“Don’t just pour coke in it”: Brian Kinsman on whisky
By Tam Allenby and Andy Young, TheShout
Glenfiddich’s Malt Master Brian Kinsman encourages bartenders to experiment with his whiskies – but don’t just pour coke in it.
BARS&clubs recently caught up with Kinsman to chat about Glenfiddich’s latest release, the highly exclusive 1977 Rare Collection Cask No. 15176 – only available at Duty Free outlets within Sydney and Kuala Lumpur airports (RRP $4352).
A recurring theme in the wide-ranging interview with Kinsman was experimentation – both in terms of whisky blending, behind the bar, and in the whisky industry generally.
Kinsman encourages experimentation among bartenders using his whiskies, saying that “things have changed in my time.”
“I’ve been around 20 years and it’s moved on from where there might have been a slightly sniffy approach of ‘you don’t do anything to single malt’ – at most you put some water in it.
“But I think everybody has relaxed a bit more. But don’t destroy it, don’t just pour coke in it, treat it with a bit of respect and actually work with the flavour then we’re absolutely supportive of that.”
The Malt Master explained that Glenfiddich’s brand ambassador program totals around 25 employees around the world, with a lot of them former bartenders.
“We’ve also done an experimental bartender competition at the distillery for the last couple of years and I’ve loved that whole aspect, because it can be easy to get to a point where you almost forget people are drinking the products – you’re in the sampling room and the distillery and you are just so focused on the liquid.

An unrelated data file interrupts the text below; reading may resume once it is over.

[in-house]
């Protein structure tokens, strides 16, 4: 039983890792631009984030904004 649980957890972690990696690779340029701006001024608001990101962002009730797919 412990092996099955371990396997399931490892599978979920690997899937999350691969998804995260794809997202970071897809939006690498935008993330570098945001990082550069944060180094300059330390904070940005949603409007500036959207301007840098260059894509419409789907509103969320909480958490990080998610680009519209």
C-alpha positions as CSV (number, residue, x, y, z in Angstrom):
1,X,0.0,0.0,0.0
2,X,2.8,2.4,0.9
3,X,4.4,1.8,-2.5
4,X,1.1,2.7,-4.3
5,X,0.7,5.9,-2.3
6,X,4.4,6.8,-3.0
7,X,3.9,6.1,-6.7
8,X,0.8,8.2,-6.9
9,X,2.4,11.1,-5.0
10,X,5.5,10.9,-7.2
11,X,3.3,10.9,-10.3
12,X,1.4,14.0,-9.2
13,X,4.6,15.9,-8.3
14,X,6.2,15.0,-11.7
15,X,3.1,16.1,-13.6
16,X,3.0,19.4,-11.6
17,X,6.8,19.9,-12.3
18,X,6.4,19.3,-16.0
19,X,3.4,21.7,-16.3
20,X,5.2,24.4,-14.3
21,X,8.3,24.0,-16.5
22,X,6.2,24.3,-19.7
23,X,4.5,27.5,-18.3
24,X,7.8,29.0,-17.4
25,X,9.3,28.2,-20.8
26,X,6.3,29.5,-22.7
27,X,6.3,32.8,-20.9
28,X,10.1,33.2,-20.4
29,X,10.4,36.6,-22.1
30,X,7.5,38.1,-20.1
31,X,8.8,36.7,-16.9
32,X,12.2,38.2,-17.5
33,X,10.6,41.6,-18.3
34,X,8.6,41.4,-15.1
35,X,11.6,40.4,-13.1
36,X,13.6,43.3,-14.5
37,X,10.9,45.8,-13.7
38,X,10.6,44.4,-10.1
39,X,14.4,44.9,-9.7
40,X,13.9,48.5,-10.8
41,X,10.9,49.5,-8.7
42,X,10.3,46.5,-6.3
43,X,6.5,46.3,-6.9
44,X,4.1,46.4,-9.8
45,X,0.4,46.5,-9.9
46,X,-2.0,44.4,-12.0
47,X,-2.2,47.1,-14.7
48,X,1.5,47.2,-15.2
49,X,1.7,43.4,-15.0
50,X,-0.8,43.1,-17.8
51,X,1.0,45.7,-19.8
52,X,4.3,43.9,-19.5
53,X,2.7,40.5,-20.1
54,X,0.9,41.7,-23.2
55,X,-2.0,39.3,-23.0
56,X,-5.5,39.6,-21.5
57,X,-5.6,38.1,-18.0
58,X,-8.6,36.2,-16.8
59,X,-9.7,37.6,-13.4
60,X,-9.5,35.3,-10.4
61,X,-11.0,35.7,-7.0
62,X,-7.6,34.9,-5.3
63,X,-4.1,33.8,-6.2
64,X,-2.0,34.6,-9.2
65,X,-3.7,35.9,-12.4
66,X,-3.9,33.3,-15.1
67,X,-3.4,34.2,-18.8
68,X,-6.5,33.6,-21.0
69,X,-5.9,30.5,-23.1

“So it’s great when you actually see it coming to life in a completely different way, somebody putting a different flavour in a whisky and doing something unusual in a cocktail with it – that’s always brilliant to see.”
Kinsman also believes experimentation in the whisky industry is important, but only “as long as it’s not to the detriment of everything else you do.”
“My own view is that you need to have a really strong core… but on top of that it’s good to push boundaries and try new things. Ultimately if you look at different audiences, there’s a lot of people who just want to drink really great tasting single malt and you don’t want to compromise that.
“But there are others who are genuinely more up for something a bit different, they might be interested in the story and how you do it. I think as long as you do both, then experimenting is a really positive thing to do.”